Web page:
Congratulations on choosing a career in education! Your journey going forwards will be as much of a learning curve as the one the students you will be teaching are on. It is important to remember early on that education is constantly changing and evolving and there is no one size fits all approach, and that this is applicable to both teachers and learners.
If you do not know which career path you want to take, you must try and decide now before committing to a course. For example, do you see yourself eventually in a leadership role, a supporting role or an educator’s position? It is important that you try to establish which role and position suits you the best, as you do not want to waste your time working towards something and deciding further down the line that it is not right for you.
Take time before committing to anything and do your research. Ask yourself questions such as: why do I want to work in education and who do I want to benefit? After answering these questions you will be in a better position to establish what you wish to offer in an educational setting.
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Which route to take
To get into education there are several routes you can take, depending on what position you wish to achieve. For example, if you wanted to be a teaching assistant you could gain work experience while learning on the job, while if you wanted to become a teacher or lecturer you could consider gaining a masters in education from the University of Exeter. If you are returning to education after a break, it is important to consider how much time you have to devote to learning, this way you can look at courses and timeframes that suit you, your family and your lifestyle.
What training or development do you need?
Being in education requires you to be constantly learning, developing and training. As well as getting qualifications in education, you will most likely be studying areas such as safeguarding, health and wellbeing. These will require you to keep studying, possibly to continue with certification, throughout your career. Theories and practicalities of education and welfare constantly change so it is important to see a career in education as an exciting journey of lifelong learning, and not just one or two courses.
What experience do you need?
The experience required obviously depends on the role you wish to achieve. It is advisable to try and secure a work placement during your studies, if you possibly can. This will allow you to get a feel for what working in education will be like for you once you achieve the necessary qualifications. Work experience will give you an insight into the everyday working life of those currently working in the education system and this will no doubt prove invaluable to your studies and further education.
Studying while Working
Quite possibly, if you are returning to studying, you are already holding down a job (whether this is full time or part time). If this is the case, it is important to understand that you can return to studying and learning, but you will have to ensure you manage your time correctly. You have to have time management skills when balancing both a job and studying to ensure that neither is neglected.
Working full time and studying for a Masters will be very difficult, as both have time and energy constraints, so you will need to consider whether you would be better off working part time or not at all. However, if you choose to train to be a learning or teaching assistant you could potentially fit this in around your current life and work commitments. Knowing what studying you wish to do and what end goal you wish to reach will allow you to establish sooner the right work-life balance for you.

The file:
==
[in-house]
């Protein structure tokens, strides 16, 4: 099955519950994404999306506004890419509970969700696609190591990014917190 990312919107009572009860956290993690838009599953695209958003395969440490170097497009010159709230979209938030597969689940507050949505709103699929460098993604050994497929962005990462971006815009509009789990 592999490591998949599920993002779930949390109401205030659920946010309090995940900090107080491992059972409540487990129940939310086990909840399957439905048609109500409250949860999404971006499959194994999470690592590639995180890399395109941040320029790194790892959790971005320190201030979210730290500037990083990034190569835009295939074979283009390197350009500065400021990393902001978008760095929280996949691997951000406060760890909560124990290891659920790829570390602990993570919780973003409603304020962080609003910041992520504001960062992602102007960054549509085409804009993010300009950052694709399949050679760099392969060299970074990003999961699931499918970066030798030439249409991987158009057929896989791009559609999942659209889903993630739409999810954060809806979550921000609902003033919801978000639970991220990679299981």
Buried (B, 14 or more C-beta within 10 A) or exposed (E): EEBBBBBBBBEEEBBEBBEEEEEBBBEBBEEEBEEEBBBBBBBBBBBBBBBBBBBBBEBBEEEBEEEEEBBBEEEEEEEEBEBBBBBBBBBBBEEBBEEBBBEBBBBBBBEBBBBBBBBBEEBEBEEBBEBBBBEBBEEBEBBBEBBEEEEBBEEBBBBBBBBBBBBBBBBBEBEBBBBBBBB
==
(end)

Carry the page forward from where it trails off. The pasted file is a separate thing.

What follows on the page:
Finding the right learning provider
After deciding what work-life balance you are going to try and achieve, you need to decide where you will get your education. If you are going to try and maintain a full time job alongside studying you are going to need flexible learning, which will most likely come in the form of an online course. However, if you want to learn part time to fit alongside your current job/work commitments you should be able to consider a traditional brick-and-mortar building as well as an online learning platform.
It is important to research course providers and ask questions with regards to availability as early on in your learning journey as you can, this will help ensure that the course is right for you and what you want to achieve.
What comes next after studying?
After you have completed all of your studying, which could last between 1 and 5 years (dependant on what you study and via what method), you will now be in a position to secure a job within education. When starting your job search it is important to consider a number of factors including where you want to work. As jobs may be based away from your current location, you then need to think about weighing up your options. Such as, do you want to travel every day or would you consider relocating for the right position? There are lots of options when it comes to finding the right job that fits you, for example you may initially have to travel to get the job, but as you build experience you may be able to get a job closer to where you live.
Landing the Job
After all of the studying you have done, it is not time to rest just yet, instead it is now time to sharpen up your CV, update it and start looking for positions suited to your qualifications. When applying for any job first impressions count so ensure that your CV is the best it can be. If writing a CV is not your area of expertise then consider hiring a professional to do this. Your CV is likely to be the first contact a potential employer has with you, so it is important to make the right impression.